Selection Bias in Web Surveys and the Use of Propensity Scores

Published in: Sociological Methods and Research, v. 37, no. 3, Feb. 2009, p. 291-318

Posted on RAND.org on January 01, 2009

by Matthias Schonlau, Arthur van Soest, Arie Kapteyn, Mick Couper

Read More

Access further information on this document at Sociological Methods and Research

This article was published outside of RAND. The full text of the article can be found at the link above.

Web surveys are a popular survey mode, but the subpopulation with Internet access may not represent the population of interest. The authors investigate whether adjusting using weights or matching on a small set of variables makes the distributions of target variables representative of the population. This application has a rich sampling design; the Internet sample is part of an existing probability sample, the Health and Retirement Study, that is representative of the U.S. population aged 50 and older. For the dichotomous variables investigated, the adjustment helps. On average, the sample means in the Internet access sample differ by 6.5 percent before and 3.7 percent after adjustment. Still, a large number of adjusted estimates remain significantly different from their target estimates based on the complete sample. This casts doubt on the common procedure to use only a few variables to correct for the selectivity of convenience samples.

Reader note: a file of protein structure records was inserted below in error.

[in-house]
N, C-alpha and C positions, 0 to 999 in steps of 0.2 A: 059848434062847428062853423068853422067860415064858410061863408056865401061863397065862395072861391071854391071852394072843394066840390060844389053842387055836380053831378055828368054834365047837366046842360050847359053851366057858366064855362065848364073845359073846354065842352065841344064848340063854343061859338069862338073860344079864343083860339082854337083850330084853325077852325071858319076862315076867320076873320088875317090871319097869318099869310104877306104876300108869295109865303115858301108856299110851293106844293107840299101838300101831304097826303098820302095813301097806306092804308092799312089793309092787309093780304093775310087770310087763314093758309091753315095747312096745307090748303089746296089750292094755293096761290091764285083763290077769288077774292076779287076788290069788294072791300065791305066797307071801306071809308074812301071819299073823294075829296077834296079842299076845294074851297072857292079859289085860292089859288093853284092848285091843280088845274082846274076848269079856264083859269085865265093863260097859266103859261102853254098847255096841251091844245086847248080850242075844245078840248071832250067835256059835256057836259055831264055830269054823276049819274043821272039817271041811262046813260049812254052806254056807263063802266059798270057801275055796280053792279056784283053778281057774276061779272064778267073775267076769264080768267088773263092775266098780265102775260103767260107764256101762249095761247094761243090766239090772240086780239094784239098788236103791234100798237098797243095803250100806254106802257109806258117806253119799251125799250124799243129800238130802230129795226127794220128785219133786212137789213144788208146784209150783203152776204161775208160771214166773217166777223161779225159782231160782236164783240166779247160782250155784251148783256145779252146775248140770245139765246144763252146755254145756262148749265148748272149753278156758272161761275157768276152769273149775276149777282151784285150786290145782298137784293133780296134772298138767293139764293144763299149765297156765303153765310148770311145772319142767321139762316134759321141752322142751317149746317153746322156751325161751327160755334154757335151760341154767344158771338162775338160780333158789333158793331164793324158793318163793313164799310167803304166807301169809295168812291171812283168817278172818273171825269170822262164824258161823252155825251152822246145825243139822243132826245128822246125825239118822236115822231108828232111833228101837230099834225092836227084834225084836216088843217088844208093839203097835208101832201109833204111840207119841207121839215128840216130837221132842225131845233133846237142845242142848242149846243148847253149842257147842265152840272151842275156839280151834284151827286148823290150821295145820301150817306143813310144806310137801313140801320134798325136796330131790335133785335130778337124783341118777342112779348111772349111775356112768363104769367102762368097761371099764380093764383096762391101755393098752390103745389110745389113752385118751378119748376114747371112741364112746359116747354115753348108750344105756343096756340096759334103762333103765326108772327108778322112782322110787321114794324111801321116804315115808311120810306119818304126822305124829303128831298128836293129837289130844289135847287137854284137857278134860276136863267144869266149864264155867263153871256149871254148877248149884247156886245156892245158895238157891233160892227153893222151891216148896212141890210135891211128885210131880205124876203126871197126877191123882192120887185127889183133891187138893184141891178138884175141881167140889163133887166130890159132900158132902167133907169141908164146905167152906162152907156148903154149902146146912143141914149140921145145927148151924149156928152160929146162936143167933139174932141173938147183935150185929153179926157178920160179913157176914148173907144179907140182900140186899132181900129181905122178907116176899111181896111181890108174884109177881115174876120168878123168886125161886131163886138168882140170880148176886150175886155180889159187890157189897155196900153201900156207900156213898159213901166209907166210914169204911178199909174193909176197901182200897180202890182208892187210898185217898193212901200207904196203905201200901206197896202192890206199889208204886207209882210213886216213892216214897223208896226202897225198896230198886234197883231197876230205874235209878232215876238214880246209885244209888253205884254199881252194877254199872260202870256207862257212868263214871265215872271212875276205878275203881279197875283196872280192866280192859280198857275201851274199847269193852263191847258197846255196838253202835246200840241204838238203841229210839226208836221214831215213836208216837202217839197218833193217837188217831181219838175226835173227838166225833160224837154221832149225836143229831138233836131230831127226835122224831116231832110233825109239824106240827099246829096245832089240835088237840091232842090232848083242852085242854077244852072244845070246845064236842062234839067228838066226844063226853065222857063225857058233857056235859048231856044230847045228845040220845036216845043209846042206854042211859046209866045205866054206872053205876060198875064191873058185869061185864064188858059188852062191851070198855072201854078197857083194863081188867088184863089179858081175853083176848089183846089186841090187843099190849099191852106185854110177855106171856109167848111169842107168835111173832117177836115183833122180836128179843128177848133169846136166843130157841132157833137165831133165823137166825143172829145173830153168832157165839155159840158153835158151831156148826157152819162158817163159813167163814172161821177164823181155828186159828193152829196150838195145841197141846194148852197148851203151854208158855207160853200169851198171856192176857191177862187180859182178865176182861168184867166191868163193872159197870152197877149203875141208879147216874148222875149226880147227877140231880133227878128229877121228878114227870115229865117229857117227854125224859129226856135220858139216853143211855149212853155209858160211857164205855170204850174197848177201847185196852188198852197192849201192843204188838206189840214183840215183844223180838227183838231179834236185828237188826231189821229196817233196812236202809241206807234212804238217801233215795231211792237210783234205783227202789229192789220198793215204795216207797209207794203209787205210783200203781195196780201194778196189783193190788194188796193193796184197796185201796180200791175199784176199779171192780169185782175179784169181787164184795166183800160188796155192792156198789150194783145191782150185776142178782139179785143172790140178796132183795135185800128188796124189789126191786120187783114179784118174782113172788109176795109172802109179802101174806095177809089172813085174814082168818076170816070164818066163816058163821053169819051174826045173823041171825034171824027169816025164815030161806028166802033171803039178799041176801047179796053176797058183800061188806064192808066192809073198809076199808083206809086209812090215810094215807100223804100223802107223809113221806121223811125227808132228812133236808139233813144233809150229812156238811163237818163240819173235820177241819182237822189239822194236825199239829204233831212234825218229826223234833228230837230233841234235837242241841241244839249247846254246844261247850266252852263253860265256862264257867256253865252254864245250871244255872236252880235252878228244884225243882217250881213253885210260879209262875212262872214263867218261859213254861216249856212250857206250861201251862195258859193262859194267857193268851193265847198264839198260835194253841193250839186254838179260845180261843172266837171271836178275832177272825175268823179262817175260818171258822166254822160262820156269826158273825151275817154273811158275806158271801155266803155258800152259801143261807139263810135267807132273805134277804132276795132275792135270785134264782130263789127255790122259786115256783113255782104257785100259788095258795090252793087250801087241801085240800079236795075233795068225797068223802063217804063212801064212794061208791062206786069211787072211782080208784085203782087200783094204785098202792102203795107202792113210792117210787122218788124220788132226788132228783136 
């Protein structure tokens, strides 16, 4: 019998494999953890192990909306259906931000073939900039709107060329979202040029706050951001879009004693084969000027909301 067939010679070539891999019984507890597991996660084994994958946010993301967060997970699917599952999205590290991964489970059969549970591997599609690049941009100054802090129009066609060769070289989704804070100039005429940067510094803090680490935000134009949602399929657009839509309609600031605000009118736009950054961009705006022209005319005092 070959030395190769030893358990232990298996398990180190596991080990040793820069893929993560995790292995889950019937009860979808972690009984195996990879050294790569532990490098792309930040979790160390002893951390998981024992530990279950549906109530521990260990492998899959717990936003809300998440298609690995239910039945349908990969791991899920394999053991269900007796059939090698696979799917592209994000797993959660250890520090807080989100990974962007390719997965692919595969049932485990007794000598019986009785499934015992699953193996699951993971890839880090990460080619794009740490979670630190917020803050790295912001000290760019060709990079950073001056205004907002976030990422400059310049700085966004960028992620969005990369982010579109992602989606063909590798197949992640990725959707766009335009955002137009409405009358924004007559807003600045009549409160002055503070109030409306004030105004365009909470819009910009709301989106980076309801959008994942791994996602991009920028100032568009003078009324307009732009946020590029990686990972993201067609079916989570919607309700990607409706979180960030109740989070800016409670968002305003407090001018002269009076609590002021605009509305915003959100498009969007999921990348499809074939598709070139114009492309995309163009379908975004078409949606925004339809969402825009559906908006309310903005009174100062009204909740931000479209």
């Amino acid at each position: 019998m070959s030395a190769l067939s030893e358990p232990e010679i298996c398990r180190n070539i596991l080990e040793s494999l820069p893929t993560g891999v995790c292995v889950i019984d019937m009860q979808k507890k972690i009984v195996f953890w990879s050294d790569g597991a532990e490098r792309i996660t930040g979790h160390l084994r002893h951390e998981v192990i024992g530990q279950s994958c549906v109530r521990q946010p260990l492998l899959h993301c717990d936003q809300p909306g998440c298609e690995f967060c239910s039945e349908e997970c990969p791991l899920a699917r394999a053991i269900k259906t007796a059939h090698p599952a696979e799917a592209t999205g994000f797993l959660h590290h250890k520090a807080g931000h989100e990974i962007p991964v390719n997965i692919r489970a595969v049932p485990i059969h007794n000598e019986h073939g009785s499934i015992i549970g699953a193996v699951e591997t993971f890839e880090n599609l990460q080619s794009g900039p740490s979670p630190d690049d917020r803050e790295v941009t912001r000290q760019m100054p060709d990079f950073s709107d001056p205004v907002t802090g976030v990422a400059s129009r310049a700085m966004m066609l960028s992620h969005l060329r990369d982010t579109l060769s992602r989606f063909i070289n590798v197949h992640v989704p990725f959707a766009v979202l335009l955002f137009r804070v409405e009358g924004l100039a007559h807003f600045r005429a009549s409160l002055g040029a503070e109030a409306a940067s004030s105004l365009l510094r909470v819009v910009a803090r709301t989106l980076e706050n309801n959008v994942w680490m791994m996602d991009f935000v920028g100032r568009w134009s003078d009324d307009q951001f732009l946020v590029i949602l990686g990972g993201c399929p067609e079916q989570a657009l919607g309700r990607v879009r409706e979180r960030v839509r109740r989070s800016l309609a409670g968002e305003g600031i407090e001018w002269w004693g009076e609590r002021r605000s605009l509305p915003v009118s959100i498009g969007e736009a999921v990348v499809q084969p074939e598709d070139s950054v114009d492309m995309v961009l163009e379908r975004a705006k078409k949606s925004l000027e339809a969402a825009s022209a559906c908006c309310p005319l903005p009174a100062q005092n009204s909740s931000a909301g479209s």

This report is part of the RAND Corporation External publication series. Many RAND studies are published in peer-reviewed scholarly journals, as chapters in commercial books, or as documents published by other organizations.

Our mission to help improve policy and decisionmaking through research and analysis is enabled through our core values of quality and objectivity and our unwavering commitment to the highest level of integrity and ethical behavior. To help ensure our research and analysis are rigorous, objective, and nonpartisan, we subject our research publications to a robust and exacting quality-assurance process; avoid both the appearance and reality of financial and other conflicts of interest through staff training, project screening, and a policy of mandatory disclosure; and pursue transparency in our research engagements through our commitment to the open publication of our research findings and recommendations, disclosure of the source of funding of published research, and policies to ensure intellectual independence. For more information, visit www.rand.org/about/principles.

The RAND Corporation is a nonprofit institution that helps improve policy and decisionmaking through research and analysis. RAND's publications do not necessarily reflect the opinions of its research clients and sponsors.